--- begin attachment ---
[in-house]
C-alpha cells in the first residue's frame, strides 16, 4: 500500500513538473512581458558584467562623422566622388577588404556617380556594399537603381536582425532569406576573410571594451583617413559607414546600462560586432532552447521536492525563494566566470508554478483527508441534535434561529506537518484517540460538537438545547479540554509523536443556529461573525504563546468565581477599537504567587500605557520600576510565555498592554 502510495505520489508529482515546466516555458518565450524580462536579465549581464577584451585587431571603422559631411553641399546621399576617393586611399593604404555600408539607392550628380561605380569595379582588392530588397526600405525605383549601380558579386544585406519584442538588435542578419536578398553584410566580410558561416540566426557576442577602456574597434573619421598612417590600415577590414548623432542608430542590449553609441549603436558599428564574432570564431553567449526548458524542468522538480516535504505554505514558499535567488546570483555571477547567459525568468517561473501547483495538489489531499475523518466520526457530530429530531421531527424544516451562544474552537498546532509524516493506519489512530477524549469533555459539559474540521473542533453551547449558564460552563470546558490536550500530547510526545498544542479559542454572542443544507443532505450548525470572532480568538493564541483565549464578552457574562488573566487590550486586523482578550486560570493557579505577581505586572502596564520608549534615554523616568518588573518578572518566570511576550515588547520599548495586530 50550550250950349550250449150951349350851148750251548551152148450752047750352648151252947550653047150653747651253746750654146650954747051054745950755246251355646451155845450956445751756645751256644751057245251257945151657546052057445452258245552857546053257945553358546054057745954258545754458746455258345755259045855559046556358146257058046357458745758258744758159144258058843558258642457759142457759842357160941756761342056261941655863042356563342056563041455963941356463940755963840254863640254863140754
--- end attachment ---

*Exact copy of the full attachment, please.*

[in-house]
C-alpha cells in the first residue's frame, strides 16, 4: 500500500513538473512581458558584467562623422566622388577588404556617380556594399537603381536582425532569406576573410571594451583617413559607414546600462560586432532552447521536492525563494566566470508554478483527508441534535434561529506537518484517540460538537438545547479540554509523536443556529461573525504563546468565581477599537504567587500605557520600576510565555498592554 502510495505520489508529482515546466516555458518565450524580462536579465549581464577584451585587431571603422559631411553641399546621399576617393586611399593604404555600408539607392550628380561605380569595379582588392530588397526600405525605383549601380558579386544585406519584442538588435542578419536578398553584410566580410558561416540566426557576442577602456574597434573619421598612417590600415577590414548623432542608430542590449553609441549603436558599428564574432570564431553567449526548458524542468522538480516535504505554505514558499535567488546570483555571477547567459525568468517561473501547483495538489489531499475523518466520526457530530429530531421531527424544516451562544474552537498546532509524516493506519489512530477524549469533555459539559474540521473542533453551547449558564460552563470546558490536550500530547510526545498544542479559542454572542443544507443532505450548525470572532480568538493564541483565549464578552457574562488573566487590550486586523482578550486560570493557579505577581505586572502596564520608549534615554523616568518588573518578572518566570511576550515588547520599548495586530 50550550250950349550250449150951349350851148750251548551152148450752047750352648151252947550653047150653747651253746750654146650954747051054745950755246251355646451155845450956445751756645751256644751057245251257945151657546052057445452258245552857546053257945553358546054057745954258545754458746455258345755259045855559046556358146257058046357458745758258744758159144258058843558258642457759142457759842357160941756761342056261941655863042356563342056563041455963941356463940755963840254863640254863140754